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Contrasted with Business Income Coverage

Summary: What will be the insured’s most pressing need if a fire or other disaster interrupts the normal operation of the enterprise? Specifically, if normal relations with customers are interrupted for a time, what will be the effect on the insured’s operations over the long range? Alternatively, does the insured deal in services of a type that can be readily transferred to a new location so that the prospect of an interruption of significant duration need not even be contemplated? The answers to these questions provide the strongest possible guide to the insured in determining whether business income coverage or extra expense insurance is the primary need.

Topics covered: Need for extra expense coverage Insured may need both Extra expense coverage form Limits of insurance Loss conditions Definitions

Need for Extra Expense Coverage

Most insureds are able to anticipate a temporary suspension of operations with the realization that the flow of customers will be, likewise, only temporarily suspended. It is even possible that, in the case of retailers, the interest generated by fire sales and by a gala reopening of remodeled premises can have a salutary effect on the business. Firms that are able to anticipate that the customer flow will resume in step with resumption of operations are those that, in general, market their goods or, less often, services broadly to a wide and general market. Such firms are most in need of a source of funds to replace the income that the business would have generated, funds that it will need to meet the unavoidable financial obligations that will continue during the time of business shutdown; they need business income coverage. See Business Income (and Extra Expense) Coverage Form .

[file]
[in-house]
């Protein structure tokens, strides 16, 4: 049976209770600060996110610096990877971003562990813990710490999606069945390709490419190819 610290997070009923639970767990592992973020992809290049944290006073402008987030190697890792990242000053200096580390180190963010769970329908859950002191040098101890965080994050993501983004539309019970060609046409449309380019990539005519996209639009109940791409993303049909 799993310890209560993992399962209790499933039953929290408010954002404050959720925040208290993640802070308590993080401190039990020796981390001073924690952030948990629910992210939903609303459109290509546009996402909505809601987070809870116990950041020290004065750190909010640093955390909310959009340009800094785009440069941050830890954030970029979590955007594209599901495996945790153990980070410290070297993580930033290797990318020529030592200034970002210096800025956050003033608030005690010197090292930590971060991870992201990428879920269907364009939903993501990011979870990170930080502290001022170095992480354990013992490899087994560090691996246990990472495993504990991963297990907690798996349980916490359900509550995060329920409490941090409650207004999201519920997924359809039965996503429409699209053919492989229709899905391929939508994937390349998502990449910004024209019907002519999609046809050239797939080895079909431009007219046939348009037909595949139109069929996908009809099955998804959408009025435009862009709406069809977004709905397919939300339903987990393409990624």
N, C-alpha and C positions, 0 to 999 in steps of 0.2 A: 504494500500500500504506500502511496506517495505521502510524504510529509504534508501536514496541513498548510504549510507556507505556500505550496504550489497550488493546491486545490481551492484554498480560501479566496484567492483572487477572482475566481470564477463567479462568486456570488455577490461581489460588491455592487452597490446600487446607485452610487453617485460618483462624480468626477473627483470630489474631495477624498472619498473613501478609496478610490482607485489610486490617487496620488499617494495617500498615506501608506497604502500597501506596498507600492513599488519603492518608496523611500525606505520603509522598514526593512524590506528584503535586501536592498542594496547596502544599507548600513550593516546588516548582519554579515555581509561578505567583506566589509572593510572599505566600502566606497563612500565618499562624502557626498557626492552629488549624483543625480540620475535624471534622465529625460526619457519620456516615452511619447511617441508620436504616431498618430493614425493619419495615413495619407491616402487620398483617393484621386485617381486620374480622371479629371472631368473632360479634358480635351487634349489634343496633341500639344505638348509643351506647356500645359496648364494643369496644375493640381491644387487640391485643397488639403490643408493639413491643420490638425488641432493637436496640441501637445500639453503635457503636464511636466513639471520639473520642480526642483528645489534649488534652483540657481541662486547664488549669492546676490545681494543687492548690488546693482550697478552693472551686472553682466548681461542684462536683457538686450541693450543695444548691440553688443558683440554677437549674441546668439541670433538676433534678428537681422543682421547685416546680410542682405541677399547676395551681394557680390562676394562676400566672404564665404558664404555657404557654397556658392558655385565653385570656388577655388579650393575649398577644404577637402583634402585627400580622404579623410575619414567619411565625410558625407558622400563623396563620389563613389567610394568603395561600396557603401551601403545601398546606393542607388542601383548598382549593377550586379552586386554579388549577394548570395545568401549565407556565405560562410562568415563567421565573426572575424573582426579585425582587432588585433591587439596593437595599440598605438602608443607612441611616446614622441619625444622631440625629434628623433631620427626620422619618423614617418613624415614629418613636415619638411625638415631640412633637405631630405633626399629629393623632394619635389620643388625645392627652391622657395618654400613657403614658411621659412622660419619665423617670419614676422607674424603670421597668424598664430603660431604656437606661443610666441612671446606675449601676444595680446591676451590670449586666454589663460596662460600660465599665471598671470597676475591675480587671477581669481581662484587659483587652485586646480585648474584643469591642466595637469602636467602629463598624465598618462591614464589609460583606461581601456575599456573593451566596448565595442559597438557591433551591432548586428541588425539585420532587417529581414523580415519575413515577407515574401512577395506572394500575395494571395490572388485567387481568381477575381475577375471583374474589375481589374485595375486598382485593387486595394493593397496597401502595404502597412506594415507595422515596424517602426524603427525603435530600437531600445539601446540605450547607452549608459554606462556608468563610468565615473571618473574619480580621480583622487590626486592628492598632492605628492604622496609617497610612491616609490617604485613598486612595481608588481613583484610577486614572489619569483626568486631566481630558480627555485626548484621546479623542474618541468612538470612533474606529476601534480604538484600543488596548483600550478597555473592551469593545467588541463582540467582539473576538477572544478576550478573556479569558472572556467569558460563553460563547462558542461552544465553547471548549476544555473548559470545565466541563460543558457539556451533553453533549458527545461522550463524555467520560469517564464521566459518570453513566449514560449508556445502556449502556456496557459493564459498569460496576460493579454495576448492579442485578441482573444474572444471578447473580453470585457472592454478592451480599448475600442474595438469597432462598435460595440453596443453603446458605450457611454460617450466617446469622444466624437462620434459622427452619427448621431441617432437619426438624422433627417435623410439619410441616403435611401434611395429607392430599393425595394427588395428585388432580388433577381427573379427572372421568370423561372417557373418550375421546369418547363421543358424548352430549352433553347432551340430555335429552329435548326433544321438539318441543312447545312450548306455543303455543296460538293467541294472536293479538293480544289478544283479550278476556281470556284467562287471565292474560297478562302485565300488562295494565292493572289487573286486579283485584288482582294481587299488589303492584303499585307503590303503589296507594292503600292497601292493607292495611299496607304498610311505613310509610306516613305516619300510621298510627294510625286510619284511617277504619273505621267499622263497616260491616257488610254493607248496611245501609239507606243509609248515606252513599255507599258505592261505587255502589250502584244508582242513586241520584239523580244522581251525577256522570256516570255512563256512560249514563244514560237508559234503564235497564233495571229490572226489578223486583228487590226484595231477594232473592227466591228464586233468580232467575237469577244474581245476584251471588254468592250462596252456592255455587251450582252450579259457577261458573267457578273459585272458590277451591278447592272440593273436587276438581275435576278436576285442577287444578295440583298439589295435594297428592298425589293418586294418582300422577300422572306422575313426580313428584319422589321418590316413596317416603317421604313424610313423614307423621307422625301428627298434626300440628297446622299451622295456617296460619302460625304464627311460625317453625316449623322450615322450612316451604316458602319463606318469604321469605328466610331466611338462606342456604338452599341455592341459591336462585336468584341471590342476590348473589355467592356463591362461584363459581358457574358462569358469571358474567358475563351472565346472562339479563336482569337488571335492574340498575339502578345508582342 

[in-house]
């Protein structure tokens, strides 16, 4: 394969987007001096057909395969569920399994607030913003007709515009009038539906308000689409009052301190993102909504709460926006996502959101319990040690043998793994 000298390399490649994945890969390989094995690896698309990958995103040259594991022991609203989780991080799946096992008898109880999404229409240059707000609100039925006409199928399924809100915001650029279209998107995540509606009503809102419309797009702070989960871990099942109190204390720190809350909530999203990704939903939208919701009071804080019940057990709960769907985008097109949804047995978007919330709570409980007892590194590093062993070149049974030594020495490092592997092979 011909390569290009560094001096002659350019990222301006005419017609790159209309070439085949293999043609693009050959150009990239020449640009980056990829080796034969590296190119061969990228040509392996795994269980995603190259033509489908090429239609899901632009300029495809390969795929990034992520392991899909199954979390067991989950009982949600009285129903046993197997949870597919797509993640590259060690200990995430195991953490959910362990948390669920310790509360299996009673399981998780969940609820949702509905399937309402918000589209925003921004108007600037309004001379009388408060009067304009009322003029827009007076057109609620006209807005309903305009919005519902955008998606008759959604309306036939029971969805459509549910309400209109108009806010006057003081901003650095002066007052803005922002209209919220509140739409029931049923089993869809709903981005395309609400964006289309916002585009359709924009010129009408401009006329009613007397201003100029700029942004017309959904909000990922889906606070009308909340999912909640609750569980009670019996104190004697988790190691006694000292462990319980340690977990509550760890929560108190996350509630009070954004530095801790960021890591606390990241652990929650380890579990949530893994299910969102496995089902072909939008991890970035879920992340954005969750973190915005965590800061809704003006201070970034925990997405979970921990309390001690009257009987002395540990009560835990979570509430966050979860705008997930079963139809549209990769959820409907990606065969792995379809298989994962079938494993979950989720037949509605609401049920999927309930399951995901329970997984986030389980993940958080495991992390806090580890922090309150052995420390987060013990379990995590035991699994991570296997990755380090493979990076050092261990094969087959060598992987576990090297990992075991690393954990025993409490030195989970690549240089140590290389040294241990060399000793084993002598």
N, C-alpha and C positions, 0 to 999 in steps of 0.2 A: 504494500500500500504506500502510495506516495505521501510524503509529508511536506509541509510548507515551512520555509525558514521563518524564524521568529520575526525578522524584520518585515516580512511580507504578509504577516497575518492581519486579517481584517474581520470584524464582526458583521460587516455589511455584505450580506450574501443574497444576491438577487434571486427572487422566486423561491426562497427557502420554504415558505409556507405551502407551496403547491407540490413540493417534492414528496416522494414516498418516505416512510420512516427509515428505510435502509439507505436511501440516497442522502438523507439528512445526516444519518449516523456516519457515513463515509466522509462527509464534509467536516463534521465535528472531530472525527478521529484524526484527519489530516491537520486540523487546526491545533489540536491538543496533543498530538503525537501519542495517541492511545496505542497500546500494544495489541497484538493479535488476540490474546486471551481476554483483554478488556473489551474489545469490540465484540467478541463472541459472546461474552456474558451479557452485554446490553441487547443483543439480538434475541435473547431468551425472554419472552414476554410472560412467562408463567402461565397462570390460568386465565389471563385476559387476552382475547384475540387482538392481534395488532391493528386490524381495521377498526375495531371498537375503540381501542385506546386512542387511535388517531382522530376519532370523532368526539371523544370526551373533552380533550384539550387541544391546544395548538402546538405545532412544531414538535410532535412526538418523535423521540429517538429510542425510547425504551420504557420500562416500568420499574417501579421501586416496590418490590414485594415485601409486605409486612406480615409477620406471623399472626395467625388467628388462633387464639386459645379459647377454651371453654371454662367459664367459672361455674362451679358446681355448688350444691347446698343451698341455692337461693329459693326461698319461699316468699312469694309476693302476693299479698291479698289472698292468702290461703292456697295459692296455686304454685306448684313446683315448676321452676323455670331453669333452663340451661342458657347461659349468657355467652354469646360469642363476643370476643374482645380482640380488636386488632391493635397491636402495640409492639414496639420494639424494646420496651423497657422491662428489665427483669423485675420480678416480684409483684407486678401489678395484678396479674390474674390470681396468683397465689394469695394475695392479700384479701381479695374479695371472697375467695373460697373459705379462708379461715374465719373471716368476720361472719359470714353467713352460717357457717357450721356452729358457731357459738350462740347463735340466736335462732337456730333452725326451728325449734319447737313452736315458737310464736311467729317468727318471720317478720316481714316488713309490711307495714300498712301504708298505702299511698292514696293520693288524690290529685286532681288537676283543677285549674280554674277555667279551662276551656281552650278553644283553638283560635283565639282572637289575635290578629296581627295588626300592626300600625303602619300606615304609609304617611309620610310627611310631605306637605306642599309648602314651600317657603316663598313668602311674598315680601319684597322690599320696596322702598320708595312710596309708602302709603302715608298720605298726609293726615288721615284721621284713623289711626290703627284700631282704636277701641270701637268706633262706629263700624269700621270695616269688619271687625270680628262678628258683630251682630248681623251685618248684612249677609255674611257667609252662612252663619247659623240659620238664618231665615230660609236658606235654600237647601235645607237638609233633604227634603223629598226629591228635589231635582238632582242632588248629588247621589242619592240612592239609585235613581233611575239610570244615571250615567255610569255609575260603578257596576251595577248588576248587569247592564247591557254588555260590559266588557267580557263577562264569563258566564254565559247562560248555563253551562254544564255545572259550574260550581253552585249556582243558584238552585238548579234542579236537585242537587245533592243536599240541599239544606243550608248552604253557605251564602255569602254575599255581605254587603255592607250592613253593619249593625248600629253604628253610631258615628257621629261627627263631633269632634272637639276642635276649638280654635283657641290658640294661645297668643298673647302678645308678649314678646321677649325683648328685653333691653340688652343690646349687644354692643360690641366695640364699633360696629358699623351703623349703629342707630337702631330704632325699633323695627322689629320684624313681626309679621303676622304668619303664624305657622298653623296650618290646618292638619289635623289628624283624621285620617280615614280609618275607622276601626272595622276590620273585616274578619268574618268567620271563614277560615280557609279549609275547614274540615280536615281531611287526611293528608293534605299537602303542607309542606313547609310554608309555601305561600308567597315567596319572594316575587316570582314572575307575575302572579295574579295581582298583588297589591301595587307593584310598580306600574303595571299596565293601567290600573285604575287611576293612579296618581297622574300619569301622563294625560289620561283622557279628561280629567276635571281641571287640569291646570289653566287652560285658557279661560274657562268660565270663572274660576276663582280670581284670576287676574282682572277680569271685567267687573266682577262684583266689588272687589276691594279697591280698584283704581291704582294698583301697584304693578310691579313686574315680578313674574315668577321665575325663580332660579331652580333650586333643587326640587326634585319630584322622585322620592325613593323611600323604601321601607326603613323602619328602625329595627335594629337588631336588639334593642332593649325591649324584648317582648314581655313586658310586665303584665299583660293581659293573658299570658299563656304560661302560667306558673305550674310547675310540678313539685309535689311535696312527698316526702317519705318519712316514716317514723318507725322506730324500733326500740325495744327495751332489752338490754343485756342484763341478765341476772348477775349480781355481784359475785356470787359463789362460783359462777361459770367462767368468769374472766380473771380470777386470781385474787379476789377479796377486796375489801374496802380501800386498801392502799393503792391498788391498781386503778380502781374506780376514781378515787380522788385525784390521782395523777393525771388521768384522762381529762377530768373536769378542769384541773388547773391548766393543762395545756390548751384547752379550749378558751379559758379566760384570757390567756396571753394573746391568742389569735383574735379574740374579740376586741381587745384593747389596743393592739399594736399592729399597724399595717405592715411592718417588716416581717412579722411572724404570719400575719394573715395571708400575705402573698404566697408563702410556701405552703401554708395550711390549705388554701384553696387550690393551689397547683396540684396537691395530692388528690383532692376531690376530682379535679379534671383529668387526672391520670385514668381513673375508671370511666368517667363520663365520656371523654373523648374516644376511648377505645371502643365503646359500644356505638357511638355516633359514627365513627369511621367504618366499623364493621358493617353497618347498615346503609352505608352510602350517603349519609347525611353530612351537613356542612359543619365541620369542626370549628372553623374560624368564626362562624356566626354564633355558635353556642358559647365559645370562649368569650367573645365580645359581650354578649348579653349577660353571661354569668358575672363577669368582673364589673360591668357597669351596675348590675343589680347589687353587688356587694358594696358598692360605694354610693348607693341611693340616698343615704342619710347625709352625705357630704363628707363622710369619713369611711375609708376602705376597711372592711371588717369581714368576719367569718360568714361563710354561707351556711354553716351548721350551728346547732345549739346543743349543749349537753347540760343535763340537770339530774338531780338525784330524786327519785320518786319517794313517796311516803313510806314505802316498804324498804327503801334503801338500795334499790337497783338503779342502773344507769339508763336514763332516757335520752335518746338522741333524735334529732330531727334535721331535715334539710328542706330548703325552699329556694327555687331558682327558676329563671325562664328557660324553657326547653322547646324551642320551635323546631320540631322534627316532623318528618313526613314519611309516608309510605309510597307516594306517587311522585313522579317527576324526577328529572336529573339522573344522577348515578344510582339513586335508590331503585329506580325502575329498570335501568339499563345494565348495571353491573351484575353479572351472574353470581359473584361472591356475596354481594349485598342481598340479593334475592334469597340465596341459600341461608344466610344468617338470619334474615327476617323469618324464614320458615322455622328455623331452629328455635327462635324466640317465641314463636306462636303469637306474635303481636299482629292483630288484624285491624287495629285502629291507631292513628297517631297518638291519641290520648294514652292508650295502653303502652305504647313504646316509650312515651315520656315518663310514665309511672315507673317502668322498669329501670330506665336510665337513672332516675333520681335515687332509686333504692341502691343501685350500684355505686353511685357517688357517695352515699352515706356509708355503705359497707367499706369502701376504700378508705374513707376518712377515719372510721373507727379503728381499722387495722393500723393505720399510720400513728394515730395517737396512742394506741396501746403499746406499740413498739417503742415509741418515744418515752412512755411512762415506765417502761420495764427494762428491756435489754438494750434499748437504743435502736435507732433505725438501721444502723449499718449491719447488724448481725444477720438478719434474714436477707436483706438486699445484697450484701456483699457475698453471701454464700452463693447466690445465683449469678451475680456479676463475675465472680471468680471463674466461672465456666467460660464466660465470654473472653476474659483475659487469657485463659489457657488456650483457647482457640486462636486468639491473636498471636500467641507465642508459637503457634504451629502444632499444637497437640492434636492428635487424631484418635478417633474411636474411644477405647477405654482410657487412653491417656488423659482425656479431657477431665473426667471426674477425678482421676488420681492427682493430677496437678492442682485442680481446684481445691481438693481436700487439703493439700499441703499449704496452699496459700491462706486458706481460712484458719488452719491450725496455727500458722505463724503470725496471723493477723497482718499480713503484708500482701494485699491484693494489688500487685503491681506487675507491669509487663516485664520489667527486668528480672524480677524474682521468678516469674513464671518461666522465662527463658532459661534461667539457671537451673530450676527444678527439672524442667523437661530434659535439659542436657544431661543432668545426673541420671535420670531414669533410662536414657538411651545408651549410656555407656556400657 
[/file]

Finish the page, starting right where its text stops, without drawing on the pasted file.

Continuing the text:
Other firms, especially those dealing in services, may face a permanent loss of customers if the service is interrupted for any significant length of time. Banks, newspapers, and internet services are frequently cited as examples of businesses that cannot tell their customers to go elsewhere for a month or two and expect them to return with the reopening. Far more numerous are the firms that need never contemplate any except the briefest of interruptions because their operations are readily transportable to another, temporary location; firms, for example, that offer professional services and depend more on persons than on capital equipment and places. Firms in this categorythose that cannot contemplate a suspension of service and those that do not need to contemplate a suspensionhave extra expense insurance as their primary need. As long as they have a source of funds to support the extraordinary expenses of staying in business, they should not experience a drop in income from the business.

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